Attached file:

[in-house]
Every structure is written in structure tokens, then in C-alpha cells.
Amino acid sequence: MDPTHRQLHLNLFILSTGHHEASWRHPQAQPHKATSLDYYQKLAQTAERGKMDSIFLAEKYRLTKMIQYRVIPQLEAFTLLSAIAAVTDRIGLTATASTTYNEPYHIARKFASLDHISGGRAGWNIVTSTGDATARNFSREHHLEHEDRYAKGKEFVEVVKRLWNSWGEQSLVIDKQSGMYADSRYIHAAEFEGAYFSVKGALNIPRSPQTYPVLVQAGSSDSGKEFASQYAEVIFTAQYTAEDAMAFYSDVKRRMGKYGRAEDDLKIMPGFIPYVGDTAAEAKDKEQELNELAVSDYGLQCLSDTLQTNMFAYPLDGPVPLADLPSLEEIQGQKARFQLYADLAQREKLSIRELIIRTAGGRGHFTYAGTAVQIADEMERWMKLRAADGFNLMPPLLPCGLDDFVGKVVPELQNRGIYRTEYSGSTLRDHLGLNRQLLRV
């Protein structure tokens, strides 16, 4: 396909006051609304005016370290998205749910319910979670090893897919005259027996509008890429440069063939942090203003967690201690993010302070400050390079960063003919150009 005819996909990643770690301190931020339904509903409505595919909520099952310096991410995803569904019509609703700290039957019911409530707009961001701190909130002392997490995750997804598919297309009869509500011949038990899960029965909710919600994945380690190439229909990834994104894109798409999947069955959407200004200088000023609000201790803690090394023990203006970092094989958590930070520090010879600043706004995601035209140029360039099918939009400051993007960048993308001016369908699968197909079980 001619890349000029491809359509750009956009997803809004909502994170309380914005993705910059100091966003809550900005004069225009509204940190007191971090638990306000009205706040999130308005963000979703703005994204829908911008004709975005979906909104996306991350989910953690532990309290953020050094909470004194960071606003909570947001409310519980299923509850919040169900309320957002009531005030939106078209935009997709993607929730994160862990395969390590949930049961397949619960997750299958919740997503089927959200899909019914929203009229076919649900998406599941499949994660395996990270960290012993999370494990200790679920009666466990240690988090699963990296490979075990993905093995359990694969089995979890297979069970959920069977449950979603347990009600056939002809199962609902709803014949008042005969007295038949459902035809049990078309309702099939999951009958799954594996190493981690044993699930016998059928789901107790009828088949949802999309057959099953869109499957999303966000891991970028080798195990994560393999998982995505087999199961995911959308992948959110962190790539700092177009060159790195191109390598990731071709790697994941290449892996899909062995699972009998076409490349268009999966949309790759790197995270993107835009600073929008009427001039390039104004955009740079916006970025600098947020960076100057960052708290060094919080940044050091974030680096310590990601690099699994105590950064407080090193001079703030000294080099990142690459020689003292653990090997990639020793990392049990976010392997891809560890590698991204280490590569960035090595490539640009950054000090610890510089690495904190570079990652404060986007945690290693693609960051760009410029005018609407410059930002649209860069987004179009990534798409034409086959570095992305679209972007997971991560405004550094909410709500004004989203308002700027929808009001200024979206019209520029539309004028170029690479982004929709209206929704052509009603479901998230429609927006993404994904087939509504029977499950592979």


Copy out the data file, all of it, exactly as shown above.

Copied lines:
[in-house]
Every structure is written in structure tokens, then in C-alpha cells.
Amino acid sequence: MDPTHRQLHLNLFILSTGHHEASWRHPQAQPHKATSLDYYQKLAQTAERGKMDSIFLAEKYRLTKMIQYRVIPQLEAFTLLSAIAAVTDRIGLTATASTTYNEPYHIARKFASLDHISGGRAGWNIVTSTGDATARNFSREHHLEHEDRYAKGKEFVEVVKRLWNSWGEQSLVIDKQSGMYADSRYIHAAEFEGAYFSVKGALNIPRSPQTYPVLVQAGSSDSGKEFASQYAEVIFTAQYTAEDAMAFYSDVKRRMGKYGRAEDDLKIMPGFIPYVGDTAAEAKDKEQELNELAVSDYGLQCLSDTLQTNMFAYPLDGPVPLADLPSLEEIQGQKARFQLYADLAQREKLSIRELIIRTAGGRGHFTYAGTAVQIADEMERWMKLRAADGFNLMPPLLPCGLDDFVGKVVPELQNRGIYRTEYSGSTLRDHLGLNRQLLRV
């Protein structure tokens, strides 16, 4: 396909006051609304005016370290998205749910319910979670090893897919005259027996509008890429440069063939942090203003967690201690993010302070400050390079960063003919150009 005819996909990643770690301190931020339904509903409505595919909520099952310096991410995803569904019509609703700290039957019911409530707009961001701190909130002392997490995750997804598919297309009869509500011949038990899960029965909710919600994945380690190439229909990834994104894109798409999947069955959407200004200088000023609000201790803690090394023990203006970092094989958590930070520090010879600043706004995601035209140029360039099918939009400051993007960048993308001016369908699968197909079980 001619890349000029491809359509750009956009997803809004909502994170309380914005993705910059100091966003809550900005004069225009509204940190007191971090638990306000009205706040999130308005963000979703703005994204829908911008004709975005979906909104996306991350989910953690532990309290953020050094909470004194960071606003909570947001409310519980299923509850919040169900309320957002009531005030939106078209935009997709993607929730994160862990395969390590949930049961397949619960997750299958919740997503089927959200899909019914929203009229076919649900998406599941499949994660395996990270960290012993999370494990200790679920009666466990240690988090699963990296490979075990993905093995359990694969089995979890297979069970959920069977449950979603347990009600056939002809199962609902709803014949008042005969007295038949459902035809049990078309309702099939999951009958799954594996190493981690044993699930016998059928789901107790009828088949949802999309057959099953869109499957999303966000891991970028080798195990994560393999998982995505087999199961995911959308992948959110962190790539700092177009060159790195191109390598990731071709790697994941290449892996899909062995699972009998076409490349268009999966949309790759790197995270993107835009600073929008009427001039390039104004955009740079916006970025600098947020960076100057960052708290060094919080940044050091974030680096310590990601690099699994105590950064407080090193001079703030000294080099990142690459020689003292653990090997990639020793990392049990976010392997891809560890590698991204280490590569960035090595490539640009950054000090610890510089690495904190570079990652404060986007945690290693693609960051760009410029005018609407410059930002649209860069987004179009990534798409034409086959570095992305679209972007997971991560405004550094909410709500004004989203308002700027929808009001200024979206019209520029539309004028170029690479982004929709209206929704052509009603479901998230429609927006993404994904087939509504029977499950592979």